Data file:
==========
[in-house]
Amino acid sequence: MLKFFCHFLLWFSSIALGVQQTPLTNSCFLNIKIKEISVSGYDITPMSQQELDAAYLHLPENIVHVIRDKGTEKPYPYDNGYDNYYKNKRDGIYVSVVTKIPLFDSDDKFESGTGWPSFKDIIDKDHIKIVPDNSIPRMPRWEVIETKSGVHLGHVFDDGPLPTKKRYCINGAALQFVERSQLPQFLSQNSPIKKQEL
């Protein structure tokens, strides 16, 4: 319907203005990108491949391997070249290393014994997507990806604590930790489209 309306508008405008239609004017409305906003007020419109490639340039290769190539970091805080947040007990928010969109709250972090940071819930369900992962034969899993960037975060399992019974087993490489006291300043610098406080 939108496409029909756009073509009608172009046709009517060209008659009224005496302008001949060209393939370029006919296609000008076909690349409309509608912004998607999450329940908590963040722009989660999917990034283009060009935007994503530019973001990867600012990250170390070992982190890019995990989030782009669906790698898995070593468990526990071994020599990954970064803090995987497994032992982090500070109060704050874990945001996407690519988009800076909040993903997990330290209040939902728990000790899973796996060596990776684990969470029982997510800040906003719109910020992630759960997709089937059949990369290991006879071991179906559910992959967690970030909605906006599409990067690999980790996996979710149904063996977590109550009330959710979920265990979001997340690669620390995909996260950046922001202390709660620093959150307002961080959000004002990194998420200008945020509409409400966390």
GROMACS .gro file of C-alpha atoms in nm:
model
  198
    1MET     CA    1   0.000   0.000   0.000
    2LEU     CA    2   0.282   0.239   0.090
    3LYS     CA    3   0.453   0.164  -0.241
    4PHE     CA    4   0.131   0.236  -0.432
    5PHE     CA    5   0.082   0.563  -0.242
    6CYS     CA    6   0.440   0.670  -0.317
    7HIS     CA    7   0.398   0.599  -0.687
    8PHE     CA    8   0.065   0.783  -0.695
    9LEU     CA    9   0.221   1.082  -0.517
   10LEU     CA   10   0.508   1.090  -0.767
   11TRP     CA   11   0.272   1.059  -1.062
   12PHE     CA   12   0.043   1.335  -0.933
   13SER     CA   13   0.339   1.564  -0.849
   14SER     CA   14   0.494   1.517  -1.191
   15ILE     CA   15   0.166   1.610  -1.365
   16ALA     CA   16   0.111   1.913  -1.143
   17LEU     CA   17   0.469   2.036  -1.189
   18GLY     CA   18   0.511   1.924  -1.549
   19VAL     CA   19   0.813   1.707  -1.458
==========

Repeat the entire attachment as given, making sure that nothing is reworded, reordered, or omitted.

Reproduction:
[in-house]
Amino acid sequence: MLKFFCHFLLWFSSIALGVQQTPLTNSCFLNIKIKEISVSGYDITPMSQQELDAAYLHLPENIVHVIRDKGTEKPYPYDNGYDNYYKNKRDGIYVSVVTKIPLFDSDDKFESGTGWPSFKDIIDKDHIKIVPDNSIPRMPRWEVIETKSGVHLGHVFDDGPLPTKKRYCINGAALQFVERSQLPQFLSQNSPIKKQEL
């Protein structure tokens, strides 16, 4: 319907203005990108491949391997070249290393014994997507990806604590930790489209 309306508008405008239609004017409305906003007020419109490639340039290769190539970091805080947040007990928010969109709250972090940071819930369900992962034969899993960037975060399992019974087993490489006291300043610098406080 939108496409029909756009073509009608172009046709009517060209008659009224005496302008001949060209393939370029006919296609000008076909690349409309509608912004998607999450329940908590963040722009989660999917990034283009060009935007994503530019973001990867600012990250170390070992982190890019995990989030782009669906790698898995070593468990526990071994020599990954970064803090995987497994032992982090500070109060704050874990945001996407690519988009800076909040993903997990330290209040939902728990000790899973796996060596990776684990969470029982997510800040906003719109910020992630759960997709089937059949990369290991006879071991179906559910992959967690970030909605906006599409990067690999980790996996979710149904063996977590109550009330959710979920265990979001997340690669620390995909996260950046922001202390709660620093959150307002961080959000004002990194998420200008945020509409409400966390």
GROMACS .gro file of C-alpha atoms in nm:
model
  198
    1MET     CA    1   0.000   0.000   0.000
    2LEU     CA    2   0.282   0.239   0.090
    3LYS     CA    3   0.453   0.164  -0.241
    4PHE     CA    4   0.131   0.236  -0.432
    5PHE     CA    5   0.082   0.563  -0.242
    6CYS     CA    6   0.440   0.670  -0.317
    7HIS     CA    7   0.398   0.599  -0.687
    8PHE     CA    8   0.065   0.783  -0.695
    9LEU     CA    9   0.221   1.082  -0.517
   10LEU     CA   10   0.508   1.090  -0.767
   11TRP     CA   11   0.272   1.059  -1.062
   12PHE     CA   12   0.043   1.335  -0.933
   13SER     CA   13   0.339   1.564  -0.849
   14SER     CA   14   0.494   1.517  -1.191
   15ILE     CA   15   0.166   1.610  -1.365
   16ALA     CA   16   0.111   1.913  -1.143
   17LEU     CA   17   0.469   2.036  -1.189
   18GLY     CA   18   0.511   1.924  -1.549
   19VAL     CA   19   0.813   1.707  -1.458